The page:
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Marines with the 31st MEU completes Marine Expeditionary Unit Exercise

By Cpl. Andrew Neumann | 31st Marine Expeditionary Unit | Dec. 27, 2017

CAMP HANSEN, OKINAWA, Japan -- Marines with the 31st Marine Expeditionary Unit (MEU) completed the first step of a comprehensive pre-deployment cycle in preparation for an upcoming patrol of the Indo-Asia-Pacific region at Camp Hansen, Okinawa, Japan, Dec. 14, 2017.

Marine Expeditionary Unit Exercise (MEUEX) is the first in a series of training exercises to prepare the Marines and Sailors of the 31st MEU for their upcoming deployment. The air, ground and logistics combat elements of the MEU conducted 10 days of scenario-based training to simulate humanitarian assistance and disaster relief, amphibious raids, security operations and non-combatant evacuation operations.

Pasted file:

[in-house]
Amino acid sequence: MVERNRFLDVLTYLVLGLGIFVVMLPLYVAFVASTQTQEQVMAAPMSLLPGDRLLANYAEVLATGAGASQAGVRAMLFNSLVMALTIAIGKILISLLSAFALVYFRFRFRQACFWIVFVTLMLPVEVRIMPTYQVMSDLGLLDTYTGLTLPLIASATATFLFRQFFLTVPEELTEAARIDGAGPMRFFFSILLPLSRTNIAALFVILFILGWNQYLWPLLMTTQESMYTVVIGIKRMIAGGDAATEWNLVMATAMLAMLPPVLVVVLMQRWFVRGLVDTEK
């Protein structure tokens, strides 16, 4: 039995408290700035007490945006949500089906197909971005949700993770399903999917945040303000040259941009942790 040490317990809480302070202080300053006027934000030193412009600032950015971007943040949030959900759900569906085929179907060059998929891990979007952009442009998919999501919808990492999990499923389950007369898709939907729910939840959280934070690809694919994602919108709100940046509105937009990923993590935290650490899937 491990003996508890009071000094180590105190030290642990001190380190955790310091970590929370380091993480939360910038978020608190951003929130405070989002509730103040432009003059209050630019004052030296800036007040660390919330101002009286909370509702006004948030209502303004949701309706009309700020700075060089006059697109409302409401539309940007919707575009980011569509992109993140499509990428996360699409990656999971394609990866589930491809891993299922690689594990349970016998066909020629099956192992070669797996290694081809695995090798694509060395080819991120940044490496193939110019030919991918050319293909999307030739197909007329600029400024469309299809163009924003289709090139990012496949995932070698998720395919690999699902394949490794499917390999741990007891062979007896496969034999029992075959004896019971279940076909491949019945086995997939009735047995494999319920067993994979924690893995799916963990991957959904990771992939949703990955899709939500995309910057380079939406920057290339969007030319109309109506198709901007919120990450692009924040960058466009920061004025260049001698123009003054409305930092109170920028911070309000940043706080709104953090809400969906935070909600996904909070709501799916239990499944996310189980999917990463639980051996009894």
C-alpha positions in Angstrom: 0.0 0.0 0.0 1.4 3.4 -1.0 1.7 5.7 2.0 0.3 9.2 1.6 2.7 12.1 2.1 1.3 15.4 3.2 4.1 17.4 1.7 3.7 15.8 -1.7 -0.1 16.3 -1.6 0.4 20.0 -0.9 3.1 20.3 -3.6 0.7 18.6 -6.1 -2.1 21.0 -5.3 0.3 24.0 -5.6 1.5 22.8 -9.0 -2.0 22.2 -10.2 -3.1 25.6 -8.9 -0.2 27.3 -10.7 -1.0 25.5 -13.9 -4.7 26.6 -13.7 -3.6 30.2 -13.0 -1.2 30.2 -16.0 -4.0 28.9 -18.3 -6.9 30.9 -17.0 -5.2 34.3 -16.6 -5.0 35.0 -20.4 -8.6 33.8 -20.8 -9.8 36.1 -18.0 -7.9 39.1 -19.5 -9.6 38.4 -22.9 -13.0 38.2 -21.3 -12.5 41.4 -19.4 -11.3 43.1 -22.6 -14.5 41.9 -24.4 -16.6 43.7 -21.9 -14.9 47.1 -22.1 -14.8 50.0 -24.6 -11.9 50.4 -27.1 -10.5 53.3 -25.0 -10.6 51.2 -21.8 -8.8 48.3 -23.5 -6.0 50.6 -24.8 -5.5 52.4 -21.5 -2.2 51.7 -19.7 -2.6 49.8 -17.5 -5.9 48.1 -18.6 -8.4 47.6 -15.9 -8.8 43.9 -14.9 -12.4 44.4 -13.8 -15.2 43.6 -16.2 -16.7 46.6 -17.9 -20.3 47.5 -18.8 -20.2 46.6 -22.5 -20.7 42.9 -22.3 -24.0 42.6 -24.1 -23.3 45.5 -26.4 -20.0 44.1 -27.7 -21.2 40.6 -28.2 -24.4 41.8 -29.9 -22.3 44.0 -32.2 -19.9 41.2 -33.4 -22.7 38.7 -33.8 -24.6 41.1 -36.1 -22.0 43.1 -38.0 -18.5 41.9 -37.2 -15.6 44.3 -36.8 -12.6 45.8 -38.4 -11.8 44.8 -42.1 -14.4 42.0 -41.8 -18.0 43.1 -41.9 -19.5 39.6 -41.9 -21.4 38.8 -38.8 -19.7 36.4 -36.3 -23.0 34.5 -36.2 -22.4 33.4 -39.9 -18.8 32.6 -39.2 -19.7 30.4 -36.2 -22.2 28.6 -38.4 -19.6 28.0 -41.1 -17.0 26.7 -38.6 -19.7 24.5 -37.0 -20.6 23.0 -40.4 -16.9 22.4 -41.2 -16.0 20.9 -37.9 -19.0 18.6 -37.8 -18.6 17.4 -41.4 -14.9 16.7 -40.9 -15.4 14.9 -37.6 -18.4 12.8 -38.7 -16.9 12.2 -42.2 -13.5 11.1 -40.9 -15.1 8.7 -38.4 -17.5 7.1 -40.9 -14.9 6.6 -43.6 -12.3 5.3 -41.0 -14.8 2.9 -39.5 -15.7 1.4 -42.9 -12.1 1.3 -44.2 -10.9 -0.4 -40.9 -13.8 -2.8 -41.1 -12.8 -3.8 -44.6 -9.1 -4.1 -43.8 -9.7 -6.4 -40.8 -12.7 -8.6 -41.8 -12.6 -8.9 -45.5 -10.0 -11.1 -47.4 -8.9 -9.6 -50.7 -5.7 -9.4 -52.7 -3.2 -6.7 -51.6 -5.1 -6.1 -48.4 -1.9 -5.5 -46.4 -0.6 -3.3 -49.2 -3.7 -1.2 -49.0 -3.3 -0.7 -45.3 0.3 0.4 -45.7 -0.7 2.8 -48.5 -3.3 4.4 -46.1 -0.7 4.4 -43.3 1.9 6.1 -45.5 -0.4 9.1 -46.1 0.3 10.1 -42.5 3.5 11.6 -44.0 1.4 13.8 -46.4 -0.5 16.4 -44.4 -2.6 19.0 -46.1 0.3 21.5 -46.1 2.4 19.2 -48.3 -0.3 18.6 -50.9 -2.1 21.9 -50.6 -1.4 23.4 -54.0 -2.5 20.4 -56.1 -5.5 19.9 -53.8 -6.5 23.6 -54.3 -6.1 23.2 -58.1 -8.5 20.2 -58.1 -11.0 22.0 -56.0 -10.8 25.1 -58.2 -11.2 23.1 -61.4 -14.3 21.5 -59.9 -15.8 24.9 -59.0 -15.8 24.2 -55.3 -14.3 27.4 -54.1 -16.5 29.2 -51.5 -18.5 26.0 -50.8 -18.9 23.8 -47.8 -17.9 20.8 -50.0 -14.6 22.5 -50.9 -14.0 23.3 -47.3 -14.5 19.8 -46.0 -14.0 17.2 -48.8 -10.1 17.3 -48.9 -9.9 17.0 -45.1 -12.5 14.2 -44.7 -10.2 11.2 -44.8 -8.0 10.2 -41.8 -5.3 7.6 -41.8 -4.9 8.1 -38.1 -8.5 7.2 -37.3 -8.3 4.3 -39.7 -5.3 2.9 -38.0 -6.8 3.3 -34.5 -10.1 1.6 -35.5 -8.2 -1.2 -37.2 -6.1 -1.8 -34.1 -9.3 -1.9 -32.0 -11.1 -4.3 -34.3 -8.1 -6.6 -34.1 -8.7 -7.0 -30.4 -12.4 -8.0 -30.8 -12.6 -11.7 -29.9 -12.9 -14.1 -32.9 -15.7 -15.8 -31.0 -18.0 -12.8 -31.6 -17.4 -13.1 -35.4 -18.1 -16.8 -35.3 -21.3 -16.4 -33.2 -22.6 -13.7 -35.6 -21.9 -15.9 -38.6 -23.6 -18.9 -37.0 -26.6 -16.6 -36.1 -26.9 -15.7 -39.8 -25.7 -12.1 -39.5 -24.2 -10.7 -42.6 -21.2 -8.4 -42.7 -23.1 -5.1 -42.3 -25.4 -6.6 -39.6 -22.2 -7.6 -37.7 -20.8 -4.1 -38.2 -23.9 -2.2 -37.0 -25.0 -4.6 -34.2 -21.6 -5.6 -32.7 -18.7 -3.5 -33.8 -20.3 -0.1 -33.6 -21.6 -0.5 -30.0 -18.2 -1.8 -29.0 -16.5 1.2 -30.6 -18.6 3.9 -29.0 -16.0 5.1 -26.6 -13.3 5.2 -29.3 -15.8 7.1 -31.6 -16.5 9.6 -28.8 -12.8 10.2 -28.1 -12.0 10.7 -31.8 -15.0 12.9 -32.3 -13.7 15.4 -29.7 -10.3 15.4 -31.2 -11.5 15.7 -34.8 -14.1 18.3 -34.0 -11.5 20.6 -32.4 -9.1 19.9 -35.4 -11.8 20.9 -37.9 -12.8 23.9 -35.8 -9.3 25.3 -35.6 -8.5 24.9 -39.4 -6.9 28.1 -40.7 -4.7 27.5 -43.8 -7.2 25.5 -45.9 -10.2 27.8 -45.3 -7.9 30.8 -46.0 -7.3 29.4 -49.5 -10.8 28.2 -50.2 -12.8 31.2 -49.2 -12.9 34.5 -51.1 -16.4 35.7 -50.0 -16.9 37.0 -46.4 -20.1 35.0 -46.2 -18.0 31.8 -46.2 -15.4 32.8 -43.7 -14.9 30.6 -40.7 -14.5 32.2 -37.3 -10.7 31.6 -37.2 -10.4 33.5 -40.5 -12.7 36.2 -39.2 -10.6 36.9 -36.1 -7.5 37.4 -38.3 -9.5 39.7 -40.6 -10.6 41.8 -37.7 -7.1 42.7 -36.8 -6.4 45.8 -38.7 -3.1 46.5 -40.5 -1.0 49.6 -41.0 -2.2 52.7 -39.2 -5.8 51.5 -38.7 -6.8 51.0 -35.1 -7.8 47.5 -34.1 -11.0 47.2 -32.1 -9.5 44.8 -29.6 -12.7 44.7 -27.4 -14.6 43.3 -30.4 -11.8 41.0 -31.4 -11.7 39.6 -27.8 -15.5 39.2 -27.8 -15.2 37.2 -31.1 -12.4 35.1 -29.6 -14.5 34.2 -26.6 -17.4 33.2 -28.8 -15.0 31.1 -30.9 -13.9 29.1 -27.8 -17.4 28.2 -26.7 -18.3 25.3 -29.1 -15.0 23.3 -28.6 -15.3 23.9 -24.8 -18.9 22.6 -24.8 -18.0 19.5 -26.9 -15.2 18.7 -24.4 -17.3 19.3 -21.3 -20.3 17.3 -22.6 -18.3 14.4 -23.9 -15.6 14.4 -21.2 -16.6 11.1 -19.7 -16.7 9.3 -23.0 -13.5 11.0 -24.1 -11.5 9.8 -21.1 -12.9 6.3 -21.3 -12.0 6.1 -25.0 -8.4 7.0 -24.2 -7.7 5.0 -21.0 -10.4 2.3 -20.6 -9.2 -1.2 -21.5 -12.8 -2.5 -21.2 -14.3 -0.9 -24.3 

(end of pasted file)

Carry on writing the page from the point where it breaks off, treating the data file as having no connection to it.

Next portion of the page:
“MEUEX provides a critical opportunity to bring the Marine Air-Ground Task Force together to rehearse mission essential tasks and work on the rapid-response planning process,” said Lt. Col. Siu Cheng, the 31st MEU operations officer. “The training doesn’t stop here. As soon as we embark for a patrol we continue to train for the full range of military operations.”

During patrols of the Indo-Asia-Pacific region, the 31st MEU engages with partner nations to maintain stability in the region and continue integrated bilateral training, furthering cohesion between militaries.

“Maintaining a forward presence matters,” Cheng said. “Integrating with our Navy partners and remaining flexible enough to provide assistance to our friends and allies while staying ready to respond to any type of contingency is what we do.”

MEUEX brings together the individual MEU elements, training them to effectively respond to specific crisis situations. Every year, the MEU brings in new units to maintain the Marine Air-Ground Task Force. These units build strong working relationships and improve interoperability during MEUEX.

“MEUEX gives us the opportunity to assess our skills and let us know how ready we are,” said Lt. Col. Siebrand Niewenhous IV, the commanding officer of CLB-31. “We not only supported the logistical requirements of each element of the 31st MEU, but also conducted challenging, realistic and meaningful training successfully.”
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